Approach to Security

Several big stories have come out in the recent weeks regarding the latest round of security breaches. It seems to me that there is a template somewhere in the hidden depths of the newsroom that tells these TV journalists what to say. Each time I see a story the tips are pretty much the same with one of the steps being to change your password and don't use the same password on multiple sites. These are great tips but are no doubt becoming white noise to people. Heartbleed did get a different reaction but I would say it was more anger at the hardware manufacturers. In my experience as a security analyst I have reached a lot of conclusions on common practices of businesses and individuals. Here are a few.

1 - People Will Use Easy Passwords if Not Restricted by Company Policy

2 - People Will Repeat Passwords on Multiple Applications if Possible

3 - Small Businesses Typically Rely on AV Software for Security

4 - Small Business Often Request Security Features to be Disabled for Ease of Use

5 - Fix Only What is Broken

I am not an advocate for security functions that require a lot of additional work on users. I also don't believe a 64 character password is practical in application. The problem with the design of most network systems is they are not designed from the ground up with security and usability in mind.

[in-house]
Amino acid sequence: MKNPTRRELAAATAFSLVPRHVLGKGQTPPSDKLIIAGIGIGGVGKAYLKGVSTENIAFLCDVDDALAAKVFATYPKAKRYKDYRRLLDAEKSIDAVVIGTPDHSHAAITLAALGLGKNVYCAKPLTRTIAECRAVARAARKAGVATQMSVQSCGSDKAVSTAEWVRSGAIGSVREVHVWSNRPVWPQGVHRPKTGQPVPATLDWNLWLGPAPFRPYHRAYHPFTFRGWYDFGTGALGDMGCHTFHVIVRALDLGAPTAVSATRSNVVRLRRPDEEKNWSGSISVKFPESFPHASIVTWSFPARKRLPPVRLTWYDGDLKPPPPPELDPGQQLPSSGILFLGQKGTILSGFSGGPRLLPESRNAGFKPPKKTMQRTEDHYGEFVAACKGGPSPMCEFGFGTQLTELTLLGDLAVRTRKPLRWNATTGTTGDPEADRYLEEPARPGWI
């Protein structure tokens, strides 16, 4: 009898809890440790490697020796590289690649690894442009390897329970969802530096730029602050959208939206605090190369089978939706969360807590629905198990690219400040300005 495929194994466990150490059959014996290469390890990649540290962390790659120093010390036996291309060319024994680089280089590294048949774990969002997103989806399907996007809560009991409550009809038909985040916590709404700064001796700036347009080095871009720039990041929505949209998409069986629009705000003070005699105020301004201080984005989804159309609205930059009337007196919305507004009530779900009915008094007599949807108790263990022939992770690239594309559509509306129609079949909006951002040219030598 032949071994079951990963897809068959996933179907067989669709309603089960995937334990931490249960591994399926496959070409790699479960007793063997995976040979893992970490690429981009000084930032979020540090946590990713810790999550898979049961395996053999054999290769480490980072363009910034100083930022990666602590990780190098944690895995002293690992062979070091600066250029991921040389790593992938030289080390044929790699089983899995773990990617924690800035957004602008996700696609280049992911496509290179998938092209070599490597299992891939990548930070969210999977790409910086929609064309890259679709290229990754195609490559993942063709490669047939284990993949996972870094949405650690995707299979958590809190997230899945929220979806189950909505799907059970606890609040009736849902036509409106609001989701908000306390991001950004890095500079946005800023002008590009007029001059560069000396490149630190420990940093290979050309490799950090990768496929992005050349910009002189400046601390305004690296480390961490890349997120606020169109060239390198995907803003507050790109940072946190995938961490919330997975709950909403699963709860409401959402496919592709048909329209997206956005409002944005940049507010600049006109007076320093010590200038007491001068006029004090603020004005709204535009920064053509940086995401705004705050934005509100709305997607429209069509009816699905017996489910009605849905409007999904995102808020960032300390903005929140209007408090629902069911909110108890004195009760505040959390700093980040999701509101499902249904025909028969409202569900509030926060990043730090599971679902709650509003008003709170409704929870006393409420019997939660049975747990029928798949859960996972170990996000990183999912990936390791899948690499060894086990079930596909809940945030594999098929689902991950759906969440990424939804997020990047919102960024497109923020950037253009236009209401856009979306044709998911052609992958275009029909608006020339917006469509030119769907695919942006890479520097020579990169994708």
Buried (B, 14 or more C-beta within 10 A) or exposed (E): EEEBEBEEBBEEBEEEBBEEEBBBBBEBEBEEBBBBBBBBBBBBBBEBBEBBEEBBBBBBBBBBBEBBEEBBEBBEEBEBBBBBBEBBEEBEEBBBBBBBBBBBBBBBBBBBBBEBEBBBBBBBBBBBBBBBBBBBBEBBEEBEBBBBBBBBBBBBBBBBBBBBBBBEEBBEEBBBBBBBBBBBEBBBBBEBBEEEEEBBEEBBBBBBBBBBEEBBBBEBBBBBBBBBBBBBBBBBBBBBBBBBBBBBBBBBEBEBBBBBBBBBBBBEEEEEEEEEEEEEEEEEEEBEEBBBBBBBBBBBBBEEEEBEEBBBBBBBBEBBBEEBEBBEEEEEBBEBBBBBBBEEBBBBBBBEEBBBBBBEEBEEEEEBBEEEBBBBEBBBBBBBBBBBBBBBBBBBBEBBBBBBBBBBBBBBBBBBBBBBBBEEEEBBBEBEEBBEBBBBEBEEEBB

Here is an example. The average network either allows or denies the ability to download executable files. But simply making that call on a global level is not practical. Network administrators need the ability to download files, users do not. So a network should be designed as such. Then when something needs to be installed it can be done safely and securely without reconfiguring a users browser to open it up. Once you start punching holes here and there eventually you have a network with as many holes as chain link fence.

Recently Microsoft found a major issue in IE. The issue was so bad that they issues a patch for the now end of life Windows XP. People were scrambling to patch this hole. However, if you had an IPS appliance in place or one on your firewall you were protected right away. The Administrators who did were able to test the patch and deploy in an orderly fashion. No good comes from scramble and reaction.

The only way to start to build a secure business is to see where you are at right now. Security assessments are the best way to do this. Stop reacting to issues that pop up and be proactive in your approach. Security is beyond passwords and anti-virus.